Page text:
10,000-plus dead, 700,000-plus fled: We'll likely never know the full extent of the devastation wrought by the Rohingya genocide in Myanmar, which has been raging since August, 2017, but damned if that's going to stop Twitter CEO and Silicon Valley caricature Jack Dorsey from spending 12 silent days there before promoting the military junta-led Asian nation as a tourist destination.
1,600 affordable units: It's nigh on impossible to find an affordable home in Mountain View due to both the exorbitant salaries commanded by techies and the city's refusal to build high-density infill housing. This, unfortunately, means it's up to tech companies themselves to jumpstart a solution. That's why it's so heartening to learn that Google plans to make 20 percent of the 8,000 residential units it wants to build as part of its proposed Mountain View expansion, affordable to folks making $44,000 a year.
$167 million: While he was't sobbing about how mean the SEC is to him, Tesla CEO Elon Musk mustered his legal team to sue ex-employee Martin Tripp for nine figures. At least he didn't call Tripp a pedo as well.
$67 million: For a hundred million less than what Tesla is suing for, the FCC announced this week that it will provide additional funding to support rural broadband providers, which in turn bring the internet to 100,000 additional American homes every year.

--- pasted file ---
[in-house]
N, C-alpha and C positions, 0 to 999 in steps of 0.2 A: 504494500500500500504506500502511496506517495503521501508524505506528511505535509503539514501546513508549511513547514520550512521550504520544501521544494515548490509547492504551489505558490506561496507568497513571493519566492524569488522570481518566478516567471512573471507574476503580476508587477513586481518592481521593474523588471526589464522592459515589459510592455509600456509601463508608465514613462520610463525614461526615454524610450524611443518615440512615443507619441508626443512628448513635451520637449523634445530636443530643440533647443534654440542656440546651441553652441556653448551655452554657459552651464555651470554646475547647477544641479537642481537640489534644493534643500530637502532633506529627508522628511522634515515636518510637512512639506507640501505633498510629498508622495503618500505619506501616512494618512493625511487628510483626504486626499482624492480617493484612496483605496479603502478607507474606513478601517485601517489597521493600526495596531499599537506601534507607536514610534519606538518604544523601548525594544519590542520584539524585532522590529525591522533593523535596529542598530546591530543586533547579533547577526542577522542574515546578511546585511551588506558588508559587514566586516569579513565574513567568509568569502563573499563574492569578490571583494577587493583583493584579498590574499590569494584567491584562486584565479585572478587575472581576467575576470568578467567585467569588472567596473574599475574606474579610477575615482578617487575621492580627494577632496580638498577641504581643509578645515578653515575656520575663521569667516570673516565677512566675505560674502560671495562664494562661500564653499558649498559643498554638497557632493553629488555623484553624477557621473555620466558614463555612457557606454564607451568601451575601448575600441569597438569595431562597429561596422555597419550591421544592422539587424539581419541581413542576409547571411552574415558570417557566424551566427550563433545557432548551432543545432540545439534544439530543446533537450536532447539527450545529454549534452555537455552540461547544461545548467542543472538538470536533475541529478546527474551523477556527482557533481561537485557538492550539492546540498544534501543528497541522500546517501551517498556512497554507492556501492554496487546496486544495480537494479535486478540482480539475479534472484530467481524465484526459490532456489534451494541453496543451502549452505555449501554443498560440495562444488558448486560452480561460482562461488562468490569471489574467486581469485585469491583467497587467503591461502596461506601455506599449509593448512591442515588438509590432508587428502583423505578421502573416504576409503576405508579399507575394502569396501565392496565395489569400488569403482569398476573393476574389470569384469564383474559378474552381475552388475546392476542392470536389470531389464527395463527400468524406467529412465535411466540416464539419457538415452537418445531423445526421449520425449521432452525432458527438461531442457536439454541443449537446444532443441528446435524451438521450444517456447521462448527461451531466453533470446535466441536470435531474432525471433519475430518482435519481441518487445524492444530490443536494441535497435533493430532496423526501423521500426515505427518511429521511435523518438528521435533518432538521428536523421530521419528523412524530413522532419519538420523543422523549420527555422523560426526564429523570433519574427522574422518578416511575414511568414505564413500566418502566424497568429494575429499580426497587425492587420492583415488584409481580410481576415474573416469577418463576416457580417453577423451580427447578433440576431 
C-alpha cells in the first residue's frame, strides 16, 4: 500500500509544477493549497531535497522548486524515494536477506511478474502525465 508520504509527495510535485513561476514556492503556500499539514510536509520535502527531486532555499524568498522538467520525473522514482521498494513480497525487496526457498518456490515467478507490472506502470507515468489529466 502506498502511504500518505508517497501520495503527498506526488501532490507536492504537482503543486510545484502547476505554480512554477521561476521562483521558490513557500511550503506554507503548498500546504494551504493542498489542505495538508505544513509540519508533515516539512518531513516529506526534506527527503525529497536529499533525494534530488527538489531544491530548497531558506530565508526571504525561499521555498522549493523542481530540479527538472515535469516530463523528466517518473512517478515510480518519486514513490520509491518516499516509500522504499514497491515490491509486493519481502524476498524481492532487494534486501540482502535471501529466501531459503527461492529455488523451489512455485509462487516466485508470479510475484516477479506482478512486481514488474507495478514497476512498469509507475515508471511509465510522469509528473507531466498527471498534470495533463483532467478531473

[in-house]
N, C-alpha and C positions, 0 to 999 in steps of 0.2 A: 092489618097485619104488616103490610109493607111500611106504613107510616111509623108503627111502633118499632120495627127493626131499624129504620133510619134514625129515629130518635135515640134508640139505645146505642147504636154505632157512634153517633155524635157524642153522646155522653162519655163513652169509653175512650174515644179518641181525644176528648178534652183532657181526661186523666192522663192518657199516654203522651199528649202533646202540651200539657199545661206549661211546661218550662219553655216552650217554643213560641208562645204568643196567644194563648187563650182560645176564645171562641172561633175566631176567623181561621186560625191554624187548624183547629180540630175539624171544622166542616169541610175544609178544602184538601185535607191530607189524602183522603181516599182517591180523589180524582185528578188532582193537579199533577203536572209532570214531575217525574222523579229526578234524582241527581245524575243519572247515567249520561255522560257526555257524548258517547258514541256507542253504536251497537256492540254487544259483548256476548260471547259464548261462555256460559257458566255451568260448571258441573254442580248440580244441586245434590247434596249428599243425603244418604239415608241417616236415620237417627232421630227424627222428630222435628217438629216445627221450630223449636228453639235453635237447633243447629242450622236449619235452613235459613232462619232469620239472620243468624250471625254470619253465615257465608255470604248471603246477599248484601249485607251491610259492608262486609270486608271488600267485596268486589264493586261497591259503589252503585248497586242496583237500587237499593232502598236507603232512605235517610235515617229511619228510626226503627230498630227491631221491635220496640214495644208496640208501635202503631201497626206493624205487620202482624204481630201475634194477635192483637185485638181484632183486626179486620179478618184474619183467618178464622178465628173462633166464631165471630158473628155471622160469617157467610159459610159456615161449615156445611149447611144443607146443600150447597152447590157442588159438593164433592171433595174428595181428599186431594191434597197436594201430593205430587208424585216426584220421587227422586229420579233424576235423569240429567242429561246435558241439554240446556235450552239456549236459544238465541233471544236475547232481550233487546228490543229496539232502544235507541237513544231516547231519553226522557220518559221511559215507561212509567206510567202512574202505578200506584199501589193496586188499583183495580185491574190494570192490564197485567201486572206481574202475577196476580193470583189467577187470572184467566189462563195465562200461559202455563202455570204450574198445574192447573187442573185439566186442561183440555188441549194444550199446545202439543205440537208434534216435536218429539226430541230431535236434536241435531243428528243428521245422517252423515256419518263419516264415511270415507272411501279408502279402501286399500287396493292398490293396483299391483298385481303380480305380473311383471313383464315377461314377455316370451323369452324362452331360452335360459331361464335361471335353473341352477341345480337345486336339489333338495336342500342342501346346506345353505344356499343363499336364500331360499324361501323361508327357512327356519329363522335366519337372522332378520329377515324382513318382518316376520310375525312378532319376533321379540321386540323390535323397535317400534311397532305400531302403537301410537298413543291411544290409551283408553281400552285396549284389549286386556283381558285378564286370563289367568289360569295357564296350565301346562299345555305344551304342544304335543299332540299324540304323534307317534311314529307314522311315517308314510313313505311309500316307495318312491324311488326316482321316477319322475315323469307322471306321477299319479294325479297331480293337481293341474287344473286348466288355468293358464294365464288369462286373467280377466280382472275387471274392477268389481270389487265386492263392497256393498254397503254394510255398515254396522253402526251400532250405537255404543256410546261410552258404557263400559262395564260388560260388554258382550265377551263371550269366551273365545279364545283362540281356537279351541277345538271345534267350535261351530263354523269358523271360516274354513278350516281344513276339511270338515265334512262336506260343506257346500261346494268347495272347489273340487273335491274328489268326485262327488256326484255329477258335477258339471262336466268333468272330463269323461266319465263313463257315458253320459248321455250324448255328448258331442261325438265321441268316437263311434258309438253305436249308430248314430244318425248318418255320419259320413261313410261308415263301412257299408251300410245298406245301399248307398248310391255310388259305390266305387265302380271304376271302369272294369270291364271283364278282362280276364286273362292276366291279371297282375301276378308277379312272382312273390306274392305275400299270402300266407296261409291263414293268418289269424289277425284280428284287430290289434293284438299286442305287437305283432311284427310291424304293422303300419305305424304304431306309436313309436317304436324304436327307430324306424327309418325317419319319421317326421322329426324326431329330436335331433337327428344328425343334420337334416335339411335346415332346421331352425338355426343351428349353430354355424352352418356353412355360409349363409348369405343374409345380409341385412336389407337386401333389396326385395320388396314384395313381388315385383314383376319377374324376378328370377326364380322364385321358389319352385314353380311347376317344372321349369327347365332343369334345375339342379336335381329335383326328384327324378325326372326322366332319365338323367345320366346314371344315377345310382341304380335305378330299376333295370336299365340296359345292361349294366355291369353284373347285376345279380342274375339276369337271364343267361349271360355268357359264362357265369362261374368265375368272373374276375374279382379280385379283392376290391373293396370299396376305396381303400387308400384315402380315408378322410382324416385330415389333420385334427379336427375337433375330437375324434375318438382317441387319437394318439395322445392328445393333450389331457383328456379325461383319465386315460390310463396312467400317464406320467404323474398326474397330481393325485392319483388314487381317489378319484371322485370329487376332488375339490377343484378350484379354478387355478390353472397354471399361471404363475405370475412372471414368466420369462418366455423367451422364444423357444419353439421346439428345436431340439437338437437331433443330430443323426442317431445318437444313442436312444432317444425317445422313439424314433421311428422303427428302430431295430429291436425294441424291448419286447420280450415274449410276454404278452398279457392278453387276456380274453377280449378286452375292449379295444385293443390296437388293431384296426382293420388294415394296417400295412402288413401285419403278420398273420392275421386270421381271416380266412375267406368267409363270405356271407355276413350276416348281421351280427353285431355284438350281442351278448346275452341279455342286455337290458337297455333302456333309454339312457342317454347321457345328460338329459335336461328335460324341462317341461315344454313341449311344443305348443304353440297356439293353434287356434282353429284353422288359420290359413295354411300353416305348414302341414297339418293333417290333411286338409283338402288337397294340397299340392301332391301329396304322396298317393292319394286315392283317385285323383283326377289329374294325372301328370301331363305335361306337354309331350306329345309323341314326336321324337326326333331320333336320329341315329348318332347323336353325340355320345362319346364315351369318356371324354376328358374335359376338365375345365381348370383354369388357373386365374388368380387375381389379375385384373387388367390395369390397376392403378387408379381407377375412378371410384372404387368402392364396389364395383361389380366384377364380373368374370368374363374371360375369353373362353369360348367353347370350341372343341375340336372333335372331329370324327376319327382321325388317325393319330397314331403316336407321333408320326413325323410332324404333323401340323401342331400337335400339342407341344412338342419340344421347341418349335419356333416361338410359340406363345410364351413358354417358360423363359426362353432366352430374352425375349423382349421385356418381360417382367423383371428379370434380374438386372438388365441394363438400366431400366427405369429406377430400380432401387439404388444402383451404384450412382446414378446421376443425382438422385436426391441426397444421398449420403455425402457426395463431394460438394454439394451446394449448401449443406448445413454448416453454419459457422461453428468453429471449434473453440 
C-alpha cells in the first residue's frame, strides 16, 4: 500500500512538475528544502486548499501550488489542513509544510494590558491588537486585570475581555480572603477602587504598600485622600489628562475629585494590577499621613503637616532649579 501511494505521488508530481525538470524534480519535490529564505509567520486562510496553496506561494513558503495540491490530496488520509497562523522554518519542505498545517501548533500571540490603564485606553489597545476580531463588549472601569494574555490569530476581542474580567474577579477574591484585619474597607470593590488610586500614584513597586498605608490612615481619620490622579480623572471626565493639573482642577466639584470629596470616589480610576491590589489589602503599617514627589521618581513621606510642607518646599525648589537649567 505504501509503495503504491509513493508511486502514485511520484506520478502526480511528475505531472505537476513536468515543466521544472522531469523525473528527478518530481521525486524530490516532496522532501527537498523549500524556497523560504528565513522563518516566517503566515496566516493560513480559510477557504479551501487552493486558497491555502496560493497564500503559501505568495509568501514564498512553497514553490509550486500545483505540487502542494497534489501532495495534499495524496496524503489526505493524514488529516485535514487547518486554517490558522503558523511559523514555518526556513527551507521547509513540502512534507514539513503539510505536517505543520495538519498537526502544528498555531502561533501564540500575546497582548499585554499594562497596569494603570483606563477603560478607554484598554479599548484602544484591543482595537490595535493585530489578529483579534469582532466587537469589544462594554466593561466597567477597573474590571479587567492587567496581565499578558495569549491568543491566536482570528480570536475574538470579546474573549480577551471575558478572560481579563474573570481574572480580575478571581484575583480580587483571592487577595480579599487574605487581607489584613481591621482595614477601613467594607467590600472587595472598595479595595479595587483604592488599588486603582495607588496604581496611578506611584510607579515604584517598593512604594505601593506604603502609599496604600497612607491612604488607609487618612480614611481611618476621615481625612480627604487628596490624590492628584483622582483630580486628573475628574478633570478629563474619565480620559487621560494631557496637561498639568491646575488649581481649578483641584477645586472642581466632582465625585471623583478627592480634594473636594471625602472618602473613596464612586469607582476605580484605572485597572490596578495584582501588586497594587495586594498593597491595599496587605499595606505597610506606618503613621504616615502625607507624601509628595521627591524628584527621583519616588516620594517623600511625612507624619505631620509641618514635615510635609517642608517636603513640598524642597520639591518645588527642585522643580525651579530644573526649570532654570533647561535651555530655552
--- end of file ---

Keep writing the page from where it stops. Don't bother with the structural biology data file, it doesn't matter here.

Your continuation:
15 Senate Democrats: That's who is pushing for the adoption of the Data Care Act, which would mandate websites protect personal user data much in the same way that your doctor and lawyer already have to do. There's no guarantee that this bill will ever make it out of committee (given that the Senate is still saddled with a GOP majority) but if the DCA doesn't work out, we may still see a GDPR-style bill early next year.
58 million videos: YouTube is once again stepping up its enforcement efforts. The company announced this week that it had removed nearly 60 million videos, 1.7 million channels, and 224 million comments from its service for violating the Terms of Service.
6.8 million users impacted: So, for most of September, if you uploaded a photo to Facebook but thought better of it and cancelled the upload, FB would still keep a copy of that photo -- and then make it available to more than 1,500 3rd party apps.